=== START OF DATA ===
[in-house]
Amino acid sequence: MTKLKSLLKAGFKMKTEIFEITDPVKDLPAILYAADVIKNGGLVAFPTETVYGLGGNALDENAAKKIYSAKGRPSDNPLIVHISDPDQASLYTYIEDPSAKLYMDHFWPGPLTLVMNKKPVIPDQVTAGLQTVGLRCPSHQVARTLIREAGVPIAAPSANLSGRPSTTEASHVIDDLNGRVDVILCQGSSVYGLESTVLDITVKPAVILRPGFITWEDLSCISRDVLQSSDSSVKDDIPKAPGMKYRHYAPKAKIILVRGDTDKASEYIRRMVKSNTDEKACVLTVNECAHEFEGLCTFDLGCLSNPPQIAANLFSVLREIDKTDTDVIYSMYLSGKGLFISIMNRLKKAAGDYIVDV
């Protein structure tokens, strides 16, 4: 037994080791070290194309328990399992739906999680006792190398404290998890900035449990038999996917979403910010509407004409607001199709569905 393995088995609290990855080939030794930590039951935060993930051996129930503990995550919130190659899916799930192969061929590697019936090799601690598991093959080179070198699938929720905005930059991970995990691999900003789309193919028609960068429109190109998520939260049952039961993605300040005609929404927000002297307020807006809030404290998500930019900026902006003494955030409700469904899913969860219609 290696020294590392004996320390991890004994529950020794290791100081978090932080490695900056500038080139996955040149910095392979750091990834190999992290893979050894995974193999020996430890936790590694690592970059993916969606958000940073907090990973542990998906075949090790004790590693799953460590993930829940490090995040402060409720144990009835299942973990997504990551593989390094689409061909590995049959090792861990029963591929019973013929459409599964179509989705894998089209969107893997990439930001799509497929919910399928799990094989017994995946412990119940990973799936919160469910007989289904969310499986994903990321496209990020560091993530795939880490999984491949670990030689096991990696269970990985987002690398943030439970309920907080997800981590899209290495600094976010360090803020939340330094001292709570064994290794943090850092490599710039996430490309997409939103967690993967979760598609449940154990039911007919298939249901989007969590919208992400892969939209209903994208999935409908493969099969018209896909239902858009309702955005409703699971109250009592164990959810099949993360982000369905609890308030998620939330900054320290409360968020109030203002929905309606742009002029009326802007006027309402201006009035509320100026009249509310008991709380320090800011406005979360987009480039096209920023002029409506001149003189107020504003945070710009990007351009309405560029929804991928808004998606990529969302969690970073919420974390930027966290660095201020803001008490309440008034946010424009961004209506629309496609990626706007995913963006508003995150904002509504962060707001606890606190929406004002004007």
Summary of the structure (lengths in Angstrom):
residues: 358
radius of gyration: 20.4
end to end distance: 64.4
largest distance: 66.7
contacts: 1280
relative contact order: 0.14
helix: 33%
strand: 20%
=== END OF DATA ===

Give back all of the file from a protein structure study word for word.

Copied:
[in-house]
Amino acid sequence: MTKLKSLLKAGFKMKTEIFEITDPVKDLPAILYAADVIKNGGLVAFPTETVYGLGGNALDENAAKKIYSAKGRPSDNPLIVHISDPDQASLYTYIEDPSAKLYMDHFWPGPLTLVMNKKPVIPDQVTAGLQTVGLRCPSHQVARTLIREAGVPIAAPSANLSGRPSTTEASHVIDDLNGRVDVILCQGSSVYGLESTVLDITVKPAVILRPGFITWEDLSCISRDVLQSSDSSVKDDIPKAPGMKYRHYAPKAKIILVRGDTDKASEYIRRMVKSNTDEKACVLTVNECAHEFEGLCTFDLGCLSNPPQIAANLFSVLREIDKTDTDVIYSMYLSGKGLFISIMNRLKKAAGDYIVDV
């Protein structure tokens, strides 16, 4: 037994080791070290194309328990399992739906999680006792190398404290998890900035449990038999996917979403910010509407004409607001199709569905 393995088995609290990855080939030794930590039951935060993930051996129930503990995550919130190659899916799930192969061929590697019936090799601690598991093959080179070198699938929720905005930059991970995990691999900003789309193919028609960068429109190109998520939260049952039961993605300040005609929404927000002297307020807006809030404290998500930019900026902006003494955030409700469904899913969860219609 290696020294590392004996320390991890004994529950020794290791100081978090932080490695900056500038080139996955040149910095392979750091990834190999992290893979050894995974193999020996430890936790590694690592970059993916969606958000940073907090990973542990998906075949090790004790590693799953460590993930829940490090995040402060409720144990009835299942973990997504990551593989390094689409061909590995049959090792861990029963591929019973013929459409599964179509989705894998089209969107893997990439930001799509497929919910399928799990094989017994995946412990119940990973799936919160469910007989289904969310499986994903990321496209990020560091993530795939880490999984491949670990030689096991990696269970990985987002690398943030439970309920907080997800981590899209290495600094976010360090803020939340330094001292709570064994290794943090850092490599710039996430490309997409939103967690993967979760598609449940154990039911007919298939249901989007969590919208992400892969939209209903994208999935409908493969099969018209896909239902858009309702955005409703699971109250009592164990959810099949993360982000369905609890308030998620939330900054320290409360968020109030203002929905309606742009002029009326802007006027309402201006009035509320100026009249509310008991709380320090800011406005979360987009480039096209920023002029409506001149003189107020504003945070710009990007351009309405560029929804991928808004998606990529969302969690970073919420974390930027966290660095201020803001008490309440008034946010424009961004209506629309496609990626706007995913963006508003995150904002509504962060707001606890606190929406004002004007």
Summary of the structure (lengths in Angstrom):
residues: 358
radius of gyration: 20.4
end to end distance: 64.4
largest distance: 66.7
contacts: 1280
relative contact order: 0.14
helix: 33%
strand: 20%